Mallory Chipman & the Mystics (COJF) loading in all our equipment and instruments. The second day was just for recording. Each artist had one hour to film their 20-minute set, with 30 minutes in between shows so that we could sanitize absolutely everything.” Though the heightened vigilance and cleaning protocols made everyone “hyper-aware of one another,” Johnson characterizes the proceedings as safe and enjoyable, giving all involved the satisfaction of returning to the stage after months away. The streaming format offers unique opportunities, as well as unique challenges. Monetizing one-off events is tricky; divorced from the immersive spectacle of a venue, events such as the KMJF are in competition with Netflix, Spotify and all of the other services to which the vast majority of people have access, and for which they already pay. Rather than charging a per-set cover charge, as in the past, the KMJF presentations will be free. So to bolster returns for performers, the festival has launched the KMJF Music Store on their website, with 100 percent of proceeds going to artists. They will also be including a Make a Gift button, which will allow viewers to pay a virtual cover charge to a particular performance. While money matters may be more complicated than usual, the virtual format has allowed the KMJF to reach out to international artists who wouldn’t otherwise be likely to perform at the festival, including pianist/vocalist Champian Fulton, saxophonist Nick Hempton, and vocalist Samara Joy McLendon. Canadian Online Jazz Festival The KMJF, five years in, is still a relative newcomer in the broader community of Canadian jazz festivals. The Canadian Online Jazz Festival, however, is newer still – and not really a jazz festival in the traditional sense of the term. Organized by Kodi Hutchinson, artistic producer of JazzYYC in Calgary, the COJF is something of a celebratory banner under which a coalition of Canadian jazz festivals, each operating autonomously, will be presenting content, with participating organizations that include both large and small festivals, from Montreal, Toronto and Vancouver to Fort Langley, Victoria, and Niagara. Taking place over a week, from November 8 to 15, individual festivals will present artists who are, in one way or another, representative of the cities in which the festivals take place. Individual festivals make their own selections regarding content and are responsible for the production and for the choice of streaming mechanism, be it YouTube, Facebook or Instagram live. The COJF, meanwhile, is providing logistical and marketing support, with their website acting as the festival’s virtual hub. While some festivals will be livestreaming shows, most will be presenting a live performance that has previously been recorded, either specifically for the COJF (in the same fashion as the KMJF) or for another event. Participating artists include Jerry Granelli, for the Halifax festival, Alain Caron, for Montreal, Mallory Chipman & the Mystics, for The Yardbird Suite, and Kelly Bado, for Winnipeg. In the continued fallout of the pandemic, Hutchinson told me over the phone, “It’s been heartbreaking seeing how artists are suffering.” But Hutchinson – a working jazz bassist with a business degree and a consistent sense of optimism – was eager to find ways to engage and build within the Canadian jazz community. Bringing the COJF project to the board at JazzYYC, he found support, both logistically and financially; when he then presented the idea to festivals across Canada, the response was overwhelmingly positive. Beyond presenting quality, Canadian-focused jazz, one of the long-term goals of the COJF is to generate helpful data that will allow festivals to better plan for the future. A series of surveys will be going out to audience members; all festivals will be sending the same survey, the results of which will be shared amongst all participating organizations. Right now, Hutchinson says, “All organizations want to find out more information,” want to know “how to be better online.” Increasingly, Hutchinson suspects, it will be a norm to have livestreaming options for major jazz festival presentations, pandemic or not. As jazz festivals look towards next year, and grapple with the strong possibility that physical-distancing guidelines will not be lifted for the summer festival season, the necessity of robust, accessible streaming options is becoming clear. Both the KMJF and COJF present excellent opportunities to better understand the possibilities (and limitations) of festival streaming, and will help to set the standard for production values, artist support and audience experience for streaming events to come, including, it is to be hoped, ways to preserve traditional year-round jazz live venues as an essential part of the musical ecosystem. Colin Story is a jazz guitarist, writer and teacher based in Toronto. He can be reached at www.colinstory.com, on Instagram and on Twitter. Kelly Bado (COJF) 52 | November 2020 thewholenote.com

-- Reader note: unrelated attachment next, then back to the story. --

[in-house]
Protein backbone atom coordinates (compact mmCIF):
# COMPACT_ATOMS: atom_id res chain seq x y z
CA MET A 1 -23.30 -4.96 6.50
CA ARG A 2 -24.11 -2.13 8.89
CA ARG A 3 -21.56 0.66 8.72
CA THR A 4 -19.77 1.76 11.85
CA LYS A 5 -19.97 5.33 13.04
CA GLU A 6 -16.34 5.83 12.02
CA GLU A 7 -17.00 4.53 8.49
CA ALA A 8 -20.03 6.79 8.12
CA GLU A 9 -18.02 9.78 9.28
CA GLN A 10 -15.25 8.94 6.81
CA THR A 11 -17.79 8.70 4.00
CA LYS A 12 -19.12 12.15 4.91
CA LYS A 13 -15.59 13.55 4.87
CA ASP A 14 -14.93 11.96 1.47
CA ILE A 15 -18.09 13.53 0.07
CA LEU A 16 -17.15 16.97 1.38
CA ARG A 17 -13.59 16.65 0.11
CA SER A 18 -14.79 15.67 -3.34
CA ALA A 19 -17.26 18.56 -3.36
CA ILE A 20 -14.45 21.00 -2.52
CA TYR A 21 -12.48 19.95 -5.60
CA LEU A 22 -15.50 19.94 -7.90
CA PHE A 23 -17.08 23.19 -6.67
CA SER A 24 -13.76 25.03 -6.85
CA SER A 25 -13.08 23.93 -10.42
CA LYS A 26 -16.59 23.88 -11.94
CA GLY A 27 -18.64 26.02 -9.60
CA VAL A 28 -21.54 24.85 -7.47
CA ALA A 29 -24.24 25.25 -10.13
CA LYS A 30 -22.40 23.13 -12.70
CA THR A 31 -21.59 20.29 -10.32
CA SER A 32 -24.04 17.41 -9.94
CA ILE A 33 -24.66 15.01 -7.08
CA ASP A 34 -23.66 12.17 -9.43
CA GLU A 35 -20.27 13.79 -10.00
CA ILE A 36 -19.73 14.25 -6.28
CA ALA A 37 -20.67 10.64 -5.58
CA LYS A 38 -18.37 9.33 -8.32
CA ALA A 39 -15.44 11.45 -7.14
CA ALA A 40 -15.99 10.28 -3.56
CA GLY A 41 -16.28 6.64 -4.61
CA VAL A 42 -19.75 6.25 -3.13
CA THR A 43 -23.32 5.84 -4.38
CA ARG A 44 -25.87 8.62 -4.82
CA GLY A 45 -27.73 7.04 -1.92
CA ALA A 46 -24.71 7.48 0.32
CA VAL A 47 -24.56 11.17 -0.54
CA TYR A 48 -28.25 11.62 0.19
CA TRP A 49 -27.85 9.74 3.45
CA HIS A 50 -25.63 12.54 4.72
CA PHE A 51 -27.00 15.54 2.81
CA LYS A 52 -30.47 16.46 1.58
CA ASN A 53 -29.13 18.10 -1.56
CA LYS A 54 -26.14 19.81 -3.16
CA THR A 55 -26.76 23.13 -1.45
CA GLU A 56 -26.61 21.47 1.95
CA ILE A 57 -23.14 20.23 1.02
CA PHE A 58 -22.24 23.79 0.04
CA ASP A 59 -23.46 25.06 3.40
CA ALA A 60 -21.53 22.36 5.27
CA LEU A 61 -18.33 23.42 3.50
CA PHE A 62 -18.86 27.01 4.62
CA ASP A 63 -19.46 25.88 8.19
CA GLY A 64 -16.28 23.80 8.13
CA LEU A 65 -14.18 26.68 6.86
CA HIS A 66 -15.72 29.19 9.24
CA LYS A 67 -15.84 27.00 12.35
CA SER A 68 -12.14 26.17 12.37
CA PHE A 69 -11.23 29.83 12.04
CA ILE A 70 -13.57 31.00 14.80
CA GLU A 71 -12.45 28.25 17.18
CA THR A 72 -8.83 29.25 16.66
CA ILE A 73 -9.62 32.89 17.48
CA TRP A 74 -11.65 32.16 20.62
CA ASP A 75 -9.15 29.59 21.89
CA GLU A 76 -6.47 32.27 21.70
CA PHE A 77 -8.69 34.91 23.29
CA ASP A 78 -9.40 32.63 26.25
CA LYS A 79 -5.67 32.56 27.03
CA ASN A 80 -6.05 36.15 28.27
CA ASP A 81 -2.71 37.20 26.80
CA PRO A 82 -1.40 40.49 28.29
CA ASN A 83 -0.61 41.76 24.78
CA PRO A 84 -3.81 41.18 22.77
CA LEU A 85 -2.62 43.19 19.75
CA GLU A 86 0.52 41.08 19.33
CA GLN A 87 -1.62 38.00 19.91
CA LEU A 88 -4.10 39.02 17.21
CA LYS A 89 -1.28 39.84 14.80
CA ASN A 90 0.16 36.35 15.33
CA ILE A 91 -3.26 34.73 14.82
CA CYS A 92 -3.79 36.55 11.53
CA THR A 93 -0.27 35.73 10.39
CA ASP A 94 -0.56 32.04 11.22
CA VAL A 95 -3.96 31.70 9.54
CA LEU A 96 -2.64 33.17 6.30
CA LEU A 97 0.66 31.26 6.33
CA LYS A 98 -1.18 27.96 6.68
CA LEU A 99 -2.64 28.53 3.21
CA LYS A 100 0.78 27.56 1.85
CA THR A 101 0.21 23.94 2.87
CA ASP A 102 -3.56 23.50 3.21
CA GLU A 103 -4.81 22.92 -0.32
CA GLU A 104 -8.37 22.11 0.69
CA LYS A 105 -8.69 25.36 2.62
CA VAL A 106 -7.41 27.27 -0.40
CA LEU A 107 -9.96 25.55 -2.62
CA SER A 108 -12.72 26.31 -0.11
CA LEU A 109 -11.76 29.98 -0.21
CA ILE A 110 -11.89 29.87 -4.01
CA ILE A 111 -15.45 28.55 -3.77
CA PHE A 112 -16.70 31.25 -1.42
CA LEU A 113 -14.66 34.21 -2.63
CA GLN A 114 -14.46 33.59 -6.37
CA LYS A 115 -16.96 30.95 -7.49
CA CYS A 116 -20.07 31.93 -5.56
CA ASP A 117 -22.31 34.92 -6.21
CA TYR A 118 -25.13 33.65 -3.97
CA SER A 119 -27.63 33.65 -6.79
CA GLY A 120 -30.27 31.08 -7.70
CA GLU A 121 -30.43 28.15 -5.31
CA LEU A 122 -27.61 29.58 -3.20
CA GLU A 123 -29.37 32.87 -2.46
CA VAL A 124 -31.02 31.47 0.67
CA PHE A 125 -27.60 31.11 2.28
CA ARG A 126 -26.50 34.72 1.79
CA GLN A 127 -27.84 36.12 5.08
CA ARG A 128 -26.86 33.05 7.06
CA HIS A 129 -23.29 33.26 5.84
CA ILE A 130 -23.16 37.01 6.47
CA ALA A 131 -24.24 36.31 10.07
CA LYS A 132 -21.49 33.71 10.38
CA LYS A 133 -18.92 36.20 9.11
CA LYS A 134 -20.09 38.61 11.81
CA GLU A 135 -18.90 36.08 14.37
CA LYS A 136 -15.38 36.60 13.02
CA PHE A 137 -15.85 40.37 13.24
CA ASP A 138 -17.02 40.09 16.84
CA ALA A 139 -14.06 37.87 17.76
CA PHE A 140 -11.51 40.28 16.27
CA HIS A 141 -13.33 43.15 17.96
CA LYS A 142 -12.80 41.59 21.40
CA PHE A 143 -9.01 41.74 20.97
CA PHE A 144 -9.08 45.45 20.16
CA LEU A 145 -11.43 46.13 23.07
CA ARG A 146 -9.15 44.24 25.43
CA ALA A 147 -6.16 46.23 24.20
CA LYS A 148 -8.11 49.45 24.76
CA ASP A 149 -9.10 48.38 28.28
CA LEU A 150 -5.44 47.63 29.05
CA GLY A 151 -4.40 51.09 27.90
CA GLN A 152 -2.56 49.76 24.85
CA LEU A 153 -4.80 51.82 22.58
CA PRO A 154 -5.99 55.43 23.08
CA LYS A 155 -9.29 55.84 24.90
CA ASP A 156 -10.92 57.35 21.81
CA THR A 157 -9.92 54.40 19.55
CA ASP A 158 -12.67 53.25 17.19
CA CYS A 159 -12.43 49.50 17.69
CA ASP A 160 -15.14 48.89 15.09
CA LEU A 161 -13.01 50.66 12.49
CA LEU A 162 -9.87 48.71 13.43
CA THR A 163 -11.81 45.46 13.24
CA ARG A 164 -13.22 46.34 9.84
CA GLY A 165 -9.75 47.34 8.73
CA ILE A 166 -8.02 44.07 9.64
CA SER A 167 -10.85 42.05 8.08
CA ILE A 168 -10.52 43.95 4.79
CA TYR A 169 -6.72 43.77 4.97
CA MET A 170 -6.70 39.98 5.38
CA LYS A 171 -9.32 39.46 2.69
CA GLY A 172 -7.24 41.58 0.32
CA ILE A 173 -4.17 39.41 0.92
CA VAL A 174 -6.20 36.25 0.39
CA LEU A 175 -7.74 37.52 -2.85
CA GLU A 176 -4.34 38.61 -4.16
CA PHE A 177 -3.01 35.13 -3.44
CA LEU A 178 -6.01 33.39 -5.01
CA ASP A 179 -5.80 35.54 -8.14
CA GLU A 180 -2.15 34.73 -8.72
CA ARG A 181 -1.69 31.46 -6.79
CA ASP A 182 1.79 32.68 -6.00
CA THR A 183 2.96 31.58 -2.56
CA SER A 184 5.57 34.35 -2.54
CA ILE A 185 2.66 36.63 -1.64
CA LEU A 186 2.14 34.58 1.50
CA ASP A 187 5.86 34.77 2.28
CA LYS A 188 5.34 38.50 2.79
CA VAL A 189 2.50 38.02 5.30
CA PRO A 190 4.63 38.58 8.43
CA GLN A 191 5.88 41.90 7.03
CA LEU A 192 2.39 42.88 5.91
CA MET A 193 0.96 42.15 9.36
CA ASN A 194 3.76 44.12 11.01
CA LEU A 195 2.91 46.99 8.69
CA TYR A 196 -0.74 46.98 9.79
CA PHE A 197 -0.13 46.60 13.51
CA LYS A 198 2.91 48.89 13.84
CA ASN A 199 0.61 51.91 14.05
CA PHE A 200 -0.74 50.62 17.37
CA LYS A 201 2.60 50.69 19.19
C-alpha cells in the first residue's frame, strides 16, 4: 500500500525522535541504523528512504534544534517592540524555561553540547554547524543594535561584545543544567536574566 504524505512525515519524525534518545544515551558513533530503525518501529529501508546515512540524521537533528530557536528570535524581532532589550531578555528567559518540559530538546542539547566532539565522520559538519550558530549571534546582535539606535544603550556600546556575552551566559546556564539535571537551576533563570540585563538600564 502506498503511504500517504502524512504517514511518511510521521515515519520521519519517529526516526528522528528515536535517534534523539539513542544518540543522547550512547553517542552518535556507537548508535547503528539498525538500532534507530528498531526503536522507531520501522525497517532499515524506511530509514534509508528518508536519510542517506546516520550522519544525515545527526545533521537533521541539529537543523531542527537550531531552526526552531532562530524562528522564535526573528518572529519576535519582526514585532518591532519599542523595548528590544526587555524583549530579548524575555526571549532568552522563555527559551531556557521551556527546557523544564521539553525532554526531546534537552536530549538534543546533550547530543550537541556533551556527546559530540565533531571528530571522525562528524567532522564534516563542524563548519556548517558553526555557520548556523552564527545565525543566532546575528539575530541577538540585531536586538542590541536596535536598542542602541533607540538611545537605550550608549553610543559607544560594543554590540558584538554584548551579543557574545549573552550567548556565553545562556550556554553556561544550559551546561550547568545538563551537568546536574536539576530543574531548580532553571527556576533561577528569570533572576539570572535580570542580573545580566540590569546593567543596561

EARLY MUSIC Testing the Waters: Tafelmusik’s Baroque for Baby MATTHEW WHITFIELD T he cognitive benefits of musical studies are well-documented and often repeated – used to attract and draw in prospective students to music schools and studios across the world. For many parents, music lessons for their children is as much an investment in their future as the pursuit of cultural understanding and artistic accomplishment – a résumé-building, college-application-enhancing tool in some future well beyond the horizon. But while the decision to undertake musical studies is often pragmatic, even when it is not it should be initiated as early as possible, exposing even babies’ ears to the widest possible range of symphonies, songs and sounds and encouraging our little geniuses to connect with as much aural diversity as possible. As a parent, it can be challenging to consider such things, especially when entering one’s fourth Baby Shark marathon of the day, but Tafelmusik is helping make the introduction of classical music to our youngest family members slightly easier with their latest album, Baroque for Baby. Curated by Tafelmusik violinist and mother of two, Cristina Zacharias, Baroque for Baby was released digitally on major streaming and digital music services on October 16 and features repertoire by a wide range of early music composers including Telemann, Purcell, Lully, Vivaldi, Handel, Monteverdi, Rameau, Merula, Sweelink and Marais. With Tafelmusik’s entire discography to choose from, achieving a balance of enlivening music with calming, quieter pieces for relaxation and sleep, would be a challenge to almost anyone, but not so for Zacharias, who comments in the Baroque for Baby release: “There is nothing more magical than watching a baby or young child respond to music – the immediate natural and instinctive response to melody and rhythm is a reminder of just how fundamental music is in our lives …. Improvements are evident in selfregulation, spatial awareness, memory, language development, self-expression, motor skills, just to name a few. As a musician and a parent, the importance of music for babies is no surprise to me. With the notable exception of Johann Sebastian Bach (and some of the more complex works by Handel and Zelenka), much of the Baroque-era repertoire here is relatively straightforward and accessible, using driving rhythmic figures, simple melodic and harmonic devices, and repetition-based forms, all of which make this style of classical music perfectly suited to younger listeners. Within this general framework, however, there were many decisions to be made: “I looked for music that I thought was particularly engaging for kids and I wanted to present a wide range of styles and moods[…] I tried to feature all of the instruments that make up Tafelmusik’s core group (strings, winds and harpsichord), and looked for a variety of Cristina Zacharias rhythmically or lyrically catchy pieces, and lots of different versions of what Baroque music could be.” This daunting challenge of surveying the 17th and 18th centuries through 35 unique tracks is remarkably successful, with juxtaposition and contrast keeping the listener’s attention and interest throughout. Whether the percussion-heavy Moresca from Monteverdi’s Orfeo, Handel’s virtuosic Trio Sonata in G Minor with magnificent woodwinds, or the string-forward Ouverture-Suite by Telemann, this superb album contains something for everyone, aficionado or neophyte, old or young. As successful a collection as this may be for your early music columnist, the fundamental question pertains to its titled purpose: how well does Baroque for Babies test with actual babies? To help answer this, I recruited my son (B, who will be two in February) to listen to as much of Baroque for Babies as possible, both while moving around and playing, and also while seated at mealtime. The first, most easily noticed aspect of B’s listening adventure was the way in which he physically, viscerally, manifested the sounds he was hearing through physical gesture. With a conductor father, it is no surprise that he has absorbed some association between arm-waving and aural input, but the energy and range of his full-body movements were even more impressive, knees bouncing and arms waving like some sort of juvenile Mahlerian caricature. It should be noted that such jubilant output was in response to the equally jubilant musical selections playing at the time. More so than any key signature, time signature, or instrumental timbre, it was the tempo and rhythm together that appeared to drive these reactions; more introspective works were met with a trance-like silence punctuated by the occasional transfer of food from the high-chair tray to B’s mouth – perhaps in an attempt to refuel before the next barn burner. While B was unable to listen to all three-dozen tracks over our two allotted listening days, unlike a symphony or song cycle, Baroque for Babies allows us to absorb its material in smaller segments, repeat favourites and find those tracks that hold special meaning for both B and me. (As previously mentioned, air-conducting Telemann quickly became our Saturday afternoon activity.) With expertly curated selections showcasing a tremendous range of musical variety, Tafelmusik’s newest digital release has something of interest for everyone, big and small. As pandemic restrictions continue to wreak havoc on the performing arts, being able to share musical moments with the ones we love should be savoured more than ever. By supporting Tafelmusik and other arts organizations through streaming, donating, and purchasing merchandise, you are playing a role in the increasingly precarious future of these groups. So I encourage you to try Baroque for Babies, whether you have a child or not – because, as the saying goes, “There’s a child in each of us.” Matthew Whitfield is a Toronto-based harpsichordist and organist. SIAN RICHARDS thewholenote.com November 2020 | 53